0
Get Alert
Please Wait... Processing your request... Please Wait.
You must sign in to sign-up for alerts.

Please confirm that your email address is correct, so you can successfully receive this alert.

1
Articles   |    
Commentary: Treatment for Prisoners: A U.S. Perspective
Jeffrey L. Metzner, M.D.
Psychiatric Services 2012; doi: 10.1176/appi.ps.20120p276
View Author and Article Information

Copyright © 2012 by the American Psychiatric Association.

In this issue Exworthy and colleagues (1) propose an approach to problems associated with inadequate mental health care services for many prisoners in the United Kingdom that could be applied to international settings. In this commentary I summarize a U.S. perspective.

The right to treatment for prisoners in the United States is based on the Supreme Court's interpretation of the Eighth Amendment (protection against cruel and unusual punishment) and the Fourteenth Amendment (equal protection and due process clauses) of the U.S. Constitution (2,3), whereas such rights are defined in the United Kingdom by international declarations and commissions.

The notion of “equivalence” has been a driving force to improve mental health care in U.K. prisons. Due to limitations of the equivalence concept when applied to a prison setting, the authors urge improving prisoners' access to adequate health care by application of the well-defined AAAQ framework—available, accessible, acceptable, and of good quality—for health care. In the United States a significant driving force to improve mental health care services in correctional settings has been class-action litigation (4) related to lack of needed resources. Such litigation has been conceptualized as having three phases: the liability phase, remedial phase, and implementation phase (4).

Issues relevant to the standard of care become central in determining the minimally required remedial plan so that deficiencies in care will be adequately addressed.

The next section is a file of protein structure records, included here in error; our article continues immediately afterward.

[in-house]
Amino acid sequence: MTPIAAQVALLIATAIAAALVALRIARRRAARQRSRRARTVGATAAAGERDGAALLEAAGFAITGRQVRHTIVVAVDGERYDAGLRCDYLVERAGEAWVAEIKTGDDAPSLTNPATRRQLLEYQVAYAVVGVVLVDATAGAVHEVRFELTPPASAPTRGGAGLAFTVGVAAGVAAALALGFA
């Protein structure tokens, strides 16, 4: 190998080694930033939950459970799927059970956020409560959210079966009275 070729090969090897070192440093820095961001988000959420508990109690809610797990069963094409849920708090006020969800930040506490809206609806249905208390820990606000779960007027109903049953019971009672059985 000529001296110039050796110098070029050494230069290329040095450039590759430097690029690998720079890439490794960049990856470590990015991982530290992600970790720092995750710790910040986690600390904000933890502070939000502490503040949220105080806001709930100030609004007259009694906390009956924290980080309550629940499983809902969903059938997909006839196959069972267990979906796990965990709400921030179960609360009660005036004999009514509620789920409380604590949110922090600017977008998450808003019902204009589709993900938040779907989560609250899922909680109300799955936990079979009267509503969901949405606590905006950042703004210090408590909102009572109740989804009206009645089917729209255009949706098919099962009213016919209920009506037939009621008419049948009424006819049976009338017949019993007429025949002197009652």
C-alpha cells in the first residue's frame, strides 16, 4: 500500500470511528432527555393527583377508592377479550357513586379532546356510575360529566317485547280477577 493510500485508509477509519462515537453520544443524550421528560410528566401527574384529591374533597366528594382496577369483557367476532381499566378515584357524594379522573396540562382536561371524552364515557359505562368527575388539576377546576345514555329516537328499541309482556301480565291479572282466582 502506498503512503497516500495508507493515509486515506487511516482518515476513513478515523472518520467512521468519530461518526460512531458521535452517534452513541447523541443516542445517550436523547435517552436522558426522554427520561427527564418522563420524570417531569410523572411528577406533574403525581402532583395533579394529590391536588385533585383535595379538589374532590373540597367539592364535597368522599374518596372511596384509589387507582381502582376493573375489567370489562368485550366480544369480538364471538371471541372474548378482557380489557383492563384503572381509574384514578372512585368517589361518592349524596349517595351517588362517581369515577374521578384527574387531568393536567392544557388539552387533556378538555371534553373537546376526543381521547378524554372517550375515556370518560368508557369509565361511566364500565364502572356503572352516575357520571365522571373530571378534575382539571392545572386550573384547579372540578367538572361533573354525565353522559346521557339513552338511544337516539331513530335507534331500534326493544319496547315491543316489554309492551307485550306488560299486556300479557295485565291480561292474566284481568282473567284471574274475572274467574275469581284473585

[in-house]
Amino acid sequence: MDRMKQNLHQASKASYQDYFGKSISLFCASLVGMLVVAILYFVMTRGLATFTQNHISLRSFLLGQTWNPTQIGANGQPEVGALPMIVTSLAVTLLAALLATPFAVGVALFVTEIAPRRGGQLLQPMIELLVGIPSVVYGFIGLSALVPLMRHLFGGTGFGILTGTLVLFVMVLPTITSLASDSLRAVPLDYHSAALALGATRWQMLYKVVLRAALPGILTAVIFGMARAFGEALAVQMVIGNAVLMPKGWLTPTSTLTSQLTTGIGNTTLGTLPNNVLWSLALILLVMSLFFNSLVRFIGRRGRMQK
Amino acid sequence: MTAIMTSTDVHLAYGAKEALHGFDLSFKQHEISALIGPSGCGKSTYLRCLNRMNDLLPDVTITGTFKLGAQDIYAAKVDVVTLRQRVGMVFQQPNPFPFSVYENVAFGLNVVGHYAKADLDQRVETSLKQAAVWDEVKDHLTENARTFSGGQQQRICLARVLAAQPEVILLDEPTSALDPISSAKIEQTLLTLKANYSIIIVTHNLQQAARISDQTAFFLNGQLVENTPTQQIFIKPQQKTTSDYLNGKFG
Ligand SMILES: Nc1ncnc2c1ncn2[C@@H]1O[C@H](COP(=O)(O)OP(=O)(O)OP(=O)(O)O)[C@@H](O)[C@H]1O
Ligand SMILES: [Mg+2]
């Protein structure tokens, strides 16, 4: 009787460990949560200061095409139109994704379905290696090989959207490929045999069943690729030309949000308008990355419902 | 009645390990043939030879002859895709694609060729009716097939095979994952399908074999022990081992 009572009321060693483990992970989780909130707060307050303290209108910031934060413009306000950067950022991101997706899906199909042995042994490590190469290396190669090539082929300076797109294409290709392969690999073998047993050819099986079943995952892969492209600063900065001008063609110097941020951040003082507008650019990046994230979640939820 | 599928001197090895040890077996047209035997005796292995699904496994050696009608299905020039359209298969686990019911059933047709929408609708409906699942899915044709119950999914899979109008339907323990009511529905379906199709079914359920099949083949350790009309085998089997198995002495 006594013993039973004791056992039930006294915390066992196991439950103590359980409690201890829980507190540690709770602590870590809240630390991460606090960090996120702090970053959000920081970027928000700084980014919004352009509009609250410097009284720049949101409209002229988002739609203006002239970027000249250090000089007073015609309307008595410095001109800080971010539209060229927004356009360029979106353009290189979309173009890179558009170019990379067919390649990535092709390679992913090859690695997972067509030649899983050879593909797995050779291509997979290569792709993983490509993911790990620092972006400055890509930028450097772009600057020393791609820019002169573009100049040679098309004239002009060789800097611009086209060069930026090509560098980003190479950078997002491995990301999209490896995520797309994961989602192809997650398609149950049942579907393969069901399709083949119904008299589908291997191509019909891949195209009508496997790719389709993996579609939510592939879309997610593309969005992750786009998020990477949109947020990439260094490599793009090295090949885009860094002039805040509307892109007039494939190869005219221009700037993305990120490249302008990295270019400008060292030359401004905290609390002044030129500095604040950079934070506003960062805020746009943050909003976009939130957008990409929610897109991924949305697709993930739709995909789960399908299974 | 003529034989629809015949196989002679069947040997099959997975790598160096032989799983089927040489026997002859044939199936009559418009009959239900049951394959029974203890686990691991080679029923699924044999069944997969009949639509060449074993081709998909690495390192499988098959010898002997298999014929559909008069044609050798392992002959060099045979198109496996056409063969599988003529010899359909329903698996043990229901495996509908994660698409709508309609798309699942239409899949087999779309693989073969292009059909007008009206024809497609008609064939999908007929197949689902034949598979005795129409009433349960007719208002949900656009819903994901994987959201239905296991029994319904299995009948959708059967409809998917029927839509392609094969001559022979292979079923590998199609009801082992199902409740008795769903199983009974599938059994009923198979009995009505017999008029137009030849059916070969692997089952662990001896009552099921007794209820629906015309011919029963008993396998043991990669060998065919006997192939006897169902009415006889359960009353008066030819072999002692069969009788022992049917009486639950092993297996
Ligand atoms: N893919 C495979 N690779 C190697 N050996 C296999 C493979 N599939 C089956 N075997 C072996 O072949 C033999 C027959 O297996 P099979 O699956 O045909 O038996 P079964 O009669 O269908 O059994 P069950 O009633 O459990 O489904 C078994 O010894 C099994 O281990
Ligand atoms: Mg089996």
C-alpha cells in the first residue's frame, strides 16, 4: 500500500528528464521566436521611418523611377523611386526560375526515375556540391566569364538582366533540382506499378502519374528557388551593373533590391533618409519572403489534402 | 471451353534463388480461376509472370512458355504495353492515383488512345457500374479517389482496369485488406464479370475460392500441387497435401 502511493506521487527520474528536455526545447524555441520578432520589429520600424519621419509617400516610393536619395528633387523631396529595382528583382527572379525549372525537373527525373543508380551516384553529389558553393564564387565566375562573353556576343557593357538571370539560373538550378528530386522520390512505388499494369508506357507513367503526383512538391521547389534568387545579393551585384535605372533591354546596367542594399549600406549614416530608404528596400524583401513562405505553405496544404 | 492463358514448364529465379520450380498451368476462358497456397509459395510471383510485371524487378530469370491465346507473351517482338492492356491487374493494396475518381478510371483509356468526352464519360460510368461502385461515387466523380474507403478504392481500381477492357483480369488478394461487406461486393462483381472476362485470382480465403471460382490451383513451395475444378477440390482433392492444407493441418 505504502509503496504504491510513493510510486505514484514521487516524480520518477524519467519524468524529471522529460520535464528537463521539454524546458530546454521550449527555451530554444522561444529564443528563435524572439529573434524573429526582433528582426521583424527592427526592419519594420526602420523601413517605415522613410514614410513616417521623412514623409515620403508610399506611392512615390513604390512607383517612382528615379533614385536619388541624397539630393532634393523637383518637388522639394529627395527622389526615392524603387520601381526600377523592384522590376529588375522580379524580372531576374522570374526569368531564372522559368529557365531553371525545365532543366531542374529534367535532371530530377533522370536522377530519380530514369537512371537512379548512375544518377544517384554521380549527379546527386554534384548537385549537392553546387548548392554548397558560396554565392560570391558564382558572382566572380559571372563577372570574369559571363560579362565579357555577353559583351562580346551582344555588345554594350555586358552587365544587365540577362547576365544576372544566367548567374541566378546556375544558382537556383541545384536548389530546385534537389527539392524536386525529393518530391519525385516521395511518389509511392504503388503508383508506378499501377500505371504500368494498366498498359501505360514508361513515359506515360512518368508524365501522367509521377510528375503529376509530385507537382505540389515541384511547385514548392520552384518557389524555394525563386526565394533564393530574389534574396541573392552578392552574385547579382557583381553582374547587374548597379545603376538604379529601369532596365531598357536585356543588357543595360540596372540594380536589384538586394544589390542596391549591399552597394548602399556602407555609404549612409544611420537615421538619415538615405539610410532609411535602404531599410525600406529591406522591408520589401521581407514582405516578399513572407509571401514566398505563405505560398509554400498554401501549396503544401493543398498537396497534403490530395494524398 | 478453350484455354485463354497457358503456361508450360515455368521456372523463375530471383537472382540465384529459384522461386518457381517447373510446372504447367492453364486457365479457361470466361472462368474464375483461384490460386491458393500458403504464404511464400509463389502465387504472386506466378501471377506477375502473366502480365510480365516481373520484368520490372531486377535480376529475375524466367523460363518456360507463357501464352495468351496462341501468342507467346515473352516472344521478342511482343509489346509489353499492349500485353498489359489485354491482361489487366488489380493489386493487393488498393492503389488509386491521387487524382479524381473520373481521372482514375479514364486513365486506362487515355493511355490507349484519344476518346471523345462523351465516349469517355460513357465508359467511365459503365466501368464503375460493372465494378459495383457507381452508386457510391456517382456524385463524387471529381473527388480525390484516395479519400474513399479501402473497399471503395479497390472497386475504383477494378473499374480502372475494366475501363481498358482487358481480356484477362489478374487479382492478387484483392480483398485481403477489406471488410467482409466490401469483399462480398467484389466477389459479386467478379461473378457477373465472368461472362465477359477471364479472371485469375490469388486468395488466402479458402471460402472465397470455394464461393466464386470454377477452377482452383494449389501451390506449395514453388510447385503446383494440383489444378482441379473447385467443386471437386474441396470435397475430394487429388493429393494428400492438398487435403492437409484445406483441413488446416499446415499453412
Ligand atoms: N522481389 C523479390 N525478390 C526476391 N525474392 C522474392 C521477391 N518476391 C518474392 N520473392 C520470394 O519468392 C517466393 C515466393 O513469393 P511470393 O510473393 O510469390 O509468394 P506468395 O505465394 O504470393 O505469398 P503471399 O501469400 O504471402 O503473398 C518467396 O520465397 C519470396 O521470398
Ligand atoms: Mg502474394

Decades ago, the equivalence model may have served as a framework for the standard of care to be implemented in U.S. prisons. However, as in the United Kingdom, the equivalence concept would now frequently fail to result in the provision of adequate mental health care services to inmates in U.S. prisons—but for different reasons than those described by Exworthy and colleagues (1). A task force of the American Psychiatric Association developed guidelines (5) recommending that “the fundamental policy goal for correctional mental healthcare is to provide the same level of mental health services to each patient in the criminal justice system that should [emphasis added] be available in the community.” This statement acknowledges that the mental health care available in the community is often inadequate, which highlights the limitation of applying the equivalence concept to U.S. prisons.

National standards and guidelines developed by various health care organizations, especially those of the National Commission on Correctional Health Care and the APA, have provided a useful framework that is pertinent to standards of correctional mental health care (5,6). Cohen (7) has described three essential elements required to establish a mental health system that meets constitutional requirements: adequate physical resources regarding treatment program space and supplies, adequate human resources concerning numbers of properly trained or experienced mental health staff who will identify or provide treatment to inmates with serious mental illness, and adequate access for inmates to the physical and human resources within a reasonable period of time. This “access” concept is similar to the AAAQ framework, especially because a robust quality improvement system is needed. Such quality improvement systems assess metrics that facilitate improved and more efficient access to care and improved quality of care in a manner similar to that described by Exworthy and colleagues (1) in their proposal in the context of the AAAQ model.